Given to someone who is beginning their career and showing promise as a researcher. Individuals who finished their doctoral work less than 5 years ago are eligible. These nominees must be contributing to research related to students with autism, intellectual disability, and other developmental disabilities in a significant way.
Autism spectrum disorder (ASD) is a developmental disability that may cause social, communication, or behavioral challenges.
The degree to which students with ASD experience any of these challenges varies, leading to the use of the term “spectrum.” The learning, thinking, and problem-solving abilities of people with ASD can range from gifted to severely challenged. ASD does not necessarily affect a student’s thinking, learning, or problem-solving, or a student’s physical appearance.
The Centers for Disease Control estimates that approximately 1 in 54 children have been identified with ASD.
This award honors individuals who embody DADD values and work to address and break down systemic inequities based on disability and other marginalized identities. The recipient will have a track record of promoting social justice through their actions, both personally and professionally, making a lasting impact on autistic students/students with autism, intellectual disability, and/or other developmental disabilities.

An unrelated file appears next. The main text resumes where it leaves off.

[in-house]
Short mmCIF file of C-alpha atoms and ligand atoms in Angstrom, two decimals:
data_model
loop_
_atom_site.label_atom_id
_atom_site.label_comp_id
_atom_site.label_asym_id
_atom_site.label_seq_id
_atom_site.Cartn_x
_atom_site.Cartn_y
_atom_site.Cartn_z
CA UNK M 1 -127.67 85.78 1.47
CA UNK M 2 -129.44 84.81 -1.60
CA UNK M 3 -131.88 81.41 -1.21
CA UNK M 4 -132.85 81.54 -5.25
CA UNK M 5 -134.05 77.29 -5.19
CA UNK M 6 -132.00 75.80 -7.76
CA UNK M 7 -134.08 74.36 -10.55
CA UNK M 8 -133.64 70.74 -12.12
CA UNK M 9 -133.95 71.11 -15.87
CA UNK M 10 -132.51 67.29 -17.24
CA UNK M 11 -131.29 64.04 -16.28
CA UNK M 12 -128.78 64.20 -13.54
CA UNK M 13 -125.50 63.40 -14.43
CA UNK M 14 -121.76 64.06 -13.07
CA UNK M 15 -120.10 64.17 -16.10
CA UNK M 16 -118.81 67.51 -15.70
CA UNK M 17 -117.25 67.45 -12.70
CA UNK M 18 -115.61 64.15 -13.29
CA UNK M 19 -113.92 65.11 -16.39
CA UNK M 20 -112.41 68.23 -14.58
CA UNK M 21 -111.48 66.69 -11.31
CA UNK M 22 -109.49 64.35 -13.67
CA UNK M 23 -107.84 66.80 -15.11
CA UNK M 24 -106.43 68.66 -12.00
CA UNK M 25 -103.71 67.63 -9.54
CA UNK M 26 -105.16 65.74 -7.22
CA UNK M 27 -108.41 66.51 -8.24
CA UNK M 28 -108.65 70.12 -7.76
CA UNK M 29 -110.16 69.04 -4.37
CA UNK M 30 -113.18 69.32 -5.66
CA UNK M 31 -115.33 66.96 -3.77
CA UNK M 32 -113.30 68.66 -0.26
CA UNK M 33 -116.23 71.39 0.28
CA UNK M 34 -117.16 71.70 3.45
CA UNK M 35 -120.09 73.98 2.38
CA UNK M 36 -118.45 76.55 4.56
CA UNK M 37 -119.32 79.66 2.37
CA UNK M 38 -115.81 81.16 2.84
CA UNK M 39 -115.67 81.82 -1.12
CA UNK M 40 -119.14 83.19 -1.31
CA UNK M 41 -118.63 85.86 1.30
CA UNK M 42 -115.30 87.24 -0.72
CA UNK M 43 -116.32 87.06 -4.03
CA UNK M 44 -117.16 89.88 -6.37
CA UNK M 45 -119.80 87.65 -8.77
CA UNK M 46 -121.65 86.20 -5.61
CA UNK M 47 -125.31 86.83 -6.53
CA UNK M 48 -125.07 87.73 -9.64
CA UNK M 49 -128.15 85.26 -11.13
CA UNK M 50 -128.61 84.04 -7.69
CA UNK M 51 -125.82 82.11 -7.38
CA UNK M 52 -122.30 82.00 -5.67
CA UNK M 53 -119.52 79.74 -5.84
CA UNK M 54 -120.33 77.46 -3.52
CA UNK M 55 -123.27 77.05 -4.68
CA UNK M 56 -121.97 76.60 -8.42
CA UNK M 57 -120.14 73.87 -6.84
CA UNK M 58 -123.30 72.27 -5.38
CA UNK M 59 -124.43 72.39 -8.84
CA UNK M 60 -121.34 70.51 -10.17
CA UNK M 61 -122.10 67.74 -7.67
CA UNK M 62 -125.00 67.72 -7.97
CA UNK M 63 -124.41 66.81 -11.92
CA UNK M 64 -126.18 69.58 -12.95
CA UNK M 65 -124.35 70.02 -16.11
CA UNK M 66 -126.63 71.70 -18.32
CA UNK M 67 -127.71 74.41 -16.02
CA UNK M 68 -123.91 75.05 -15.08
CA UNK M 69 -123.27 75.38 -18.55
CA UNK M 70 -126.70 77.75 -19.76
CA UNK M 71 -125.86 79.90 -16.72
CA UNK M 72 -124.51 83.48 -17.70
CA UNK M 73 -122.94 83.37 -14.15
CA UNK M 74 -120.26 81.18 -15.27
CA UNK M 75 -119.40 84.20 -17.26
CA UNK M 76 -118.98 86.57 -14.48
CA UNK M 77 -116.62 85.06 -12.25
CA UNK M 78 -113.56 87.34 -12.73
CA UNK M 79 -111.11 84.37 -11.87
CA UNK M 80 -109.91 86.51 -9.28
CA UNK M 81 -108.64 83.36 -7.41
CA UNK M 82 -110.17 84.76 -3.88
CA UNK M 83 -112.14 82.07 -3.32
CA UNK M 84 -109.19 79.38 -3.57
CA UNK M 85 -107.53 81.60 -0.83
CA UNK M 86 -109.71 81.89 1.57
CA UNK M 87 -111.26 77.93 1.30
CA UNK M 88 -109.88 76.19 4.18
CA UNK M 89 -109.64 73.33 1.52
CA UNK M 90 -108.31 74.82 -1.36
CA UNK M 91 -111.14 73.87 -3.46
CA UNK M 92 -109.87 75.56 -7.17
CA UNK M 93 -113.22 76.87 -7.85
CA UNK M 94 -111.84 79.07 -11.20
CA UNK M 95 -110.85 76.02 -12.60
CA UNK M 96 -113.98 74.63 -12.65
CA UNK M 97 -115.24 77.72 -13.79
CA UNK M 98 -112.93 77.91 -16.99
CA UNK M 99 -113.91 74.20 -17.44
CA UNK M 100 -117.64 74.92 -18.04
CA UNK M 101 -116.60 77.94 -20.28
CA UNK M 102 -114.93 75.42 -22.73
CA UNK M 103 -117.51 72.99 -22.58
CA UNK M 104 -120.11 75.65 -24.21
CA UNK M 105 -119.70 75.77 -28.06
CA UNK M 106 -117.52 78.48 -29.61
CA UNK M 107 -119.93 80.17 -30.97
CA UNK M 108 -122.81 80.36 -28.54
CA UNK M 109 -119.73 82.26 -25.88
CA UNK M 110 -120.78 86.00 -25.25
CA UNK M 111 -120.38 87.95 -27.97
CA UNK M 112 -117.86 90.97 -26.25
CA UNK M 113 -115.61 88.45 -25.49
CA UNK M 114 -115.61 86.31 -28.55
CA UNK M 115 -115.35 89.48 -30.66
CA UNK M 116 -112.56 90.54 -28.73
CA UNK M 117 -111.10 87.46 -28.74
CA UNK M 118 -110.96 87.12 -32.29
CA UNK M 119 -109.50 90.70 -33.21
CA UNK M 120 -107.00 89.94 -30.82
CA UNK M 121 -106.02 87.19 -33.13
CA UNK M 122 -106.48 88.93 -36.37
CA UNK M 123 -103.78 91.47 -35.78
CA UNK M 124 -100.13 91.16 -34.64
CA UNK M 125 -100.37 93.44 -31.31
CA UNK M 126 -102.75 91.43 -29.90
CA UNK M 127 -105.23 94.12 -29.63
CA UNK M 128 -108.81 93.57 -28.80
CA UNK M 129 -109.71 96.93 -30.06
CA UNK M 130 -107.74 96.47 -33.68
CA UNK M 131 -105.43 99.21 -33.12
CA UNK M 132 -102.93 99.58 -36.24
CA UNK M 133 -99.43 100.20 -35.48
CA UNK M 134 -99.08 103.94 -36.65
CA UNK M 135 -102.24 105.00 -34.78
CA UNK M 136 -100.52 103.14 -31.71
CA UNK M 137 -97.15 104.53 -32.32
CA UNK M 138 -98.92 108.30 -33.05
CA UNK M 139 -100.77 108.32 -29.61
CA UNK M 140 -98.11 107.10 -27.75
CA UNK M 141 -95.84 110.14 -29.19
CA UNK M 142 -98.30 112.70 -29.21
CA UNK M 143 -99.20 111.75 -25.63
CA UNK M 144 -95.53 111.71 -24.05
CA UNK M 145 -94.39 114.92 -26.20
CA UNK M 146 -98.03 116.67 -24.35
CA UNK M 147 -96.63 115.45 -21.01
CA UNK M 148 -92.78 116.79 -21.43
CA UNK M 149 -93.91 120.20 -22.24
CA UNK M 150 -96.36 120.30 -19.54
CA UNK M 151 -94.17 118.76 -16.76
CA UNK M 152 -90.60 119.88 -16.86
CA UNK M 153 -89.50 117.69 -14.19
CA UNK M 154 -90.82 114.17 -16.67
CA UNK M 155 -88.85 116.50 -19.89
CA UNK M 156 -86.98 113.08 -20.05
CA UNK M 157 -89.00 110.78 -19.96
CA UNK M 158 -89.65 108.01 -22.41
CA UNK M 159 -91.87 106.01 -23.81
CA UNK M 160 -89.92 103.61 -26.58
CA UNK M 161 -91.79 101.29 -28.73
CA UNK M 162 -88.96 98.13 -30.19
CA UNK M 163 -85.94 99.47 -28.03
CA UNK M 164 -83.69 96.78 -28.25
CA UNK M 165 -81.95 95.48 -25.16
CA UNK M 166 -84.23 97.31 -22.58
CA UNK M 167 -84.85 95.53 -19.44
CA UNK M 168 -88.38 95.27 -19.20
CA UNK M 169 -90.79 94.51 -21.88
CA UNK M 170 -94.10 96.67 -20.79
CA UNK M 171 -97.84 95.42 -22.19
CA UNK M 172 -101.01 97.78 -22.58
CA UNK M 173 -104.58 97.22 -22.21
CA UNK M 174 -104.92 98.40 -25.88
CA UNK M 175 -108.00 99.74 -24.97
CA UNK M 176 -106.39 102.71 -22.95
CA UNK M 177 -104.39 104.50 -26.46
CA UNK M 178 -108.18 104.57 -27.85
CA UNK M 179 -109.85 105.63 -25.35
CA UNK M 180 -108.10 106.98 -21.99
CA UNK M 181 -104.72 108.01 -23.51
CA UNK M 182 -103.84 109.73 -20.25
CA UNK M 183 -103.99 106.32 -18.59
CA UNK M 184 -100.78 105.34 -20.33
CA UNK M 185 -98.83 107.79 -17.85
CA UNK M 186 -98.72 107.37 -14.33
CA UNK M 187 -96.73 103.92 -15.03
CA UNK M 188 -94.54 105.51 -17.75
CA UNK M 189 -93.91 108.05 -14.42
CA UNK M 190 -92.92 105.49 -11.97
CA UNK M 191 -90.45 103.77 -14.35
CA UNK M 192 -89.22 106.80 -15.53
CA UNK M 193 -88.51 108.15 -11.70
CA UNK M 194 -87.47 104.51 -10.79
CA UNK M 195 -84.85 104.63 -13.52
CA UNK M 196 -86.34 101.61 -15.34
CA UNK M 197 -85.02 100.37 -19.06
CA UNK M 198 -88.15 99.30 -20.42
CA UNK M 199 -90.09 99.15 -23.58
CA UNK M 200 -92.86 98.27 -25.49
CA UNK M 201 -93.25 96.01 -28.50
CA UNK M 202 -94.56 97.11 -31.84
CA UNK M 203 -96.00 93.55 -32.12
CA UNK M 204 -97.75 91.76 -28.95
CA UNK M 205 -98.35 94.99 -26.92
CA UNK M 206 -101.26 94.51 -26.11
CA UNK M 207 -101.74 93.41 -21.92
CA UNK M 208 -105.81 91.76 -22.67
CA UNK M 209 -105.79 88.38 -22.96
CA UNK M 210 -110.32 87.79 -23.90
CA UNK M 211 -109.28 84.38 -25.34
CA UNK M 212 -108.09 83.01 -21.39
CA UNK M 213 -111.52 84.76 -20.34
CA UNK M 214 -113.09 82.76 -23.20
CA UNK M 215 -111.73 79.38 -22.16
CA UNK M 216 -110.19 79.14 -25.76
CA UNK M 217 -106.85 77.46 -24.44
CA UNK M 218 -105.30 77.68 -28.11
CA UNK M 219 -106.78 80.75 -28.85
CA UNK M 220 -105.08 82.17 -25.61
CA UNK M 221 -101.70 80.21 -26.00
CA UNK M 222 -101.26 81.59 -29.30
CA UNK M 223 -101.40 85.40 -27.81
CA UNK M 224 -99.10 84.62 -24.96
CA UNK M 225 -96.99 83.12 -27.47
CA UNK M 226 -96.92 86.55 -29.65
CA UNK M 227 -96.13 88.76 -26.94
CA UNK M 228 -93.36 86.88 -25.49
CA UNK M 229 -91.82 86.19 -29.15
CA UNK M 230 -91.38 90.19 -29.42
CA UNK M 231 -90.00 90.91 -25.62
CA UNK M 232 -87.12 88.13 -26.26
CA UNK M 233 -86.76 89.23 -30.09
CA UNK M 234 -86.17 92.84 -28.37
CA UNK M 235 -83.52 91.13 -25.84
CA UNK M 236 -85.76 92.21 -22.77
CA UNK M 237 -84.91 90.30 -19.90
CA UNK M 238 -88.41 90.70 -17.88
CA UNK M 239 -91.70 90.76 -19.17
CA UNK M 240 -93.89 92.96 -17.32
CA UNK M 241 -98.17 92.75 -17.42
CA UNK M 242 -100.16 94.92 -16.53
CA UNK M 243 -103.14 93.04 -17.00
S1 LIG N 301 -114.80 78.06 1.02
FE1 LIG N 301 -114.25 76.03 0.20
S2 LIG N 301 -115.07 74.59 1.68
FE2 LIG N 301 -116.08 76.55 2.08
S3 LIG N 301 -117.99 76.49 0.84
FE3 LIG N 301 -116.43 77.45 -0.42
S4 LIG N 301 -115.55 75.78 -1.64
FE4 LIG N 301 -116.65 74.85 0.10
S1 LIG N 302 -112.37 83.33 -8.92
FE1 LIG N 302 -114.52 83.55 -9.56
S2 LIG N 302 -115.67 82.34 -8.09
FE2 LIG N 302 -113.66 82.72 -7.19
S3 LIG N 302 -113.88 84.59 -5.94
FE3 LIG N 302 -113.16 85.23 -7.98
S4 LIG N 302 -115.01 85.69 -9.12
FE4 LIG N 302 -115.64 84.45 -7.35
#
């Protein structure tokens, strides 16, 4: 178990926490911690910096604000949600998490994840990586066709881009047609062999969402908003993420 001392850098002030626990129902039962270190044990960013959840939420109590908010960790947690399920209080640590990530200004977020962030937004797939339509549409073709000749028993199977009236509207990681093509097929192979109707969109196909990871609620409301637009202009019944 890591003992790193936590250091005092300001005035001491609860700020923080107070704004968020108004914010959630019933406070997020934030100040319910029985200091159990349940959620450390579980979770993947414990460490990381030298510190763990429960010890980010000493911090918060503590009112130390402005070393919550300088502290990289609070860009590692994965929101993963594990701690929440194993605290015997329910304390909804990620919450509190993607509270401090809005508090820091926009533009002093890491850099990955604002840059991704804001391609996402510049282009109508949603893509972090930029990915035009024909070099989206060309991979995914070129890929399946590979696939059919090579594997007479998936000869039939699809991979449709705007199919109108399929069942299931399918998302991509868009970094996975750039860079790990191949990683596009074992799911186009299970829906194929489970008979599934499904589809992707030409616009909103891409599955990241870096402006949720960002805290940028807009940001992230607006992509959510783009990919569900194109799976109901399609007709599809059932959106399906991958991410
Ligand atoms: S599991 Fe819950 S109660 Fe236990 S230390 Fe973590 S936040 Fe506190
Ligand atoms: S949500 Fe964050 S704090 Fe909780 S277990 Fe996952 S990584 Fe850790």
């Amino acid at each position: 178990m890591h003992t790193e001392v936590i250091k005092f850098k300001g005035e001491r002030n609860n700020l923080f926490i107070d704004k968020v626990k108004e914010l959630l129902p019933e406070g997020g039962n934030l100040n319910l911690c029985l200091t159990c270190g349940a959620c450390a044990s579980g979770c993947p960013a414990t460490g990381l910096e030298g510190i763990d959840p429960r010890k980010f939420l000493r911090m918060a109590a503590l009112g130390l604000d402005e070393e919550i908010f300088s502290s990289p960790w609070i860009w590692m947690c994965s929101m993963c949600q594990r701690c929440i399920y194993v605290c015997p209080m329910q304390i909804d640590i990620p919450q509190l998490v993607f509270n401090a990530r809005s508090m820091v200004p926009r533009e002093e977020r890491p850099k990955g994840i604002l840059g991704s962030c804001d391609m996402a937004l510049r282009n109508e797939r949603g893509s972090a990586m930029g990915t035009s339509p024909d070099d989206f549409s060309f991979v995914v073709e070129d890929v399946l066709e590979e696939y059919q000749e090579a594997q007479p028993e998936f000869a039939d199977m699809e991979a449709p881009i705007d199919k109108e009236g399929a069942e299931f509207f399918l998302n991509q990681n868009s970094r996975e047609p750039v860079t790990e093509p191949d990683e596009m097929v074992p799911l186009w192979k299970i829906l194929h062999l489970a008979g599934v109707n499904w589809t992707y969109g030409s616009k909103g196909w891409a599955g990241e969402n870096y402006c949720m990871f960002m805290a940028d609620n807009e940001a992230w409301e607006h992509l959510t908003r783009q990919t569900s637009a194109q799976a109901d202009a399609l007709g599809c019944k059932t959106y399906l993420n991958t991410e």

This award recognizes exceptional researchers in the area of education for students with autism, intellectual disability, or other developmental disabilities.
This award recognizes students with autism, intellectual disability, or other developmental disabilities who excel in one or more of the following areas: academics, arts, athletics, community service, employment, extracurricular activities, independent activities, technology, and self-advocacy.
This award recognizes exceptional paraprofessionals working in some capacity with students who have autism, intellectual disability, or other developmental disabilities.
This award recognizes exceptional individuals who have made a significant contribution to the field of education for students who with autism, intellectual disability, or other developmental disabilities.